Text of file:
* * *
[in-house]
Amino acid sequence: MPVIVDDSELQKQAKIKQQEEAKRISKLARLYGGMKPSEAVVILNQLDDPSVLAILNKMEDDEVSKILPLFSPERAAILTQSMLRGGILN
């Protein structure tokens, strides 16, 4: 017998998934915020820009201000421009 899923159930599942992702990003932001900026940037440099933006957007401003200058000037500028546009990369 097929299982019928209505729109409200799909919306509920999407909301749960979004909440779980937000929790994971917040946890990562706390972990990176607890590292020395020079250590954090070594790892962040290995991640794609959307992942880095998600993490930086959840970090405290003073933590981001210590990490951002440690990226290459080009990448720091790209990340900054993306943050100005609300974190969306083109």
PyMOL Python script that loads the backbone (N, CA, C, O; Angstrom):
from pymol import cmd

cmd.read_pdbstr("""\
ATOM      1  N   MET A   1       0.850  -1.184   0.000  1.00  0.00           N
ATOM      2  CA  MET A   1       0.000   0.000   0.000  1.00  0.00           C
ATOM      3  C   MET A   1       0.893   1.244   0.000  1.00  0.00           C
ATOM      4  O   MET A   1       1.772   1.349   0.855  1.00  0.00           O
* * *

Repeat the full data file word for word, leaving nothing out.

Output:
[in-house]
Amino acid sequence: MPVIVDDSELQKQAKIKQQEEAKRISKLARLYGGMKPSEAVVILNQLDDPSVLAILNKMEDDEVSKILPLFSPERAAILTQSMLRGGILN
């Protein structure tokens, strides 16, 4: 017998998934915020820009201000421009 899923159930599942992702990003932001900026940037440099933006957007401003200058000037500028546009990369 097929299982019928209505729109409200799909919306509920999407909301749960979004909440779980937000929790994971917040946890990562706390972990990176607890590292020395020079250590954090070594790892962040290995991640794609959307992942880095998600993490930086959840970090405290003073933590981001210590990490951002440690990226290459080009990448720091790209990340900054993306943050100005609300974190969306083109």
PyMOL Python script that loads the backbone (N, CA, C, O; Angstrom):
from pymol import cmd

cmd.read_pdbstr("""\
ATOM      1  N   MET A   1       0.850  -1.184   0.000  1.00  0.00           N
ATOM      2  CA  MET A   1       0.000   0.000   0.000  1.00  0.00           C
ATOM      3  C   MET A   1       0.893   1.244   0.000  1.00  0.00           C
ATOM      4  O   MET A   1       1.772   1.349   0.855  1.00  0.00           O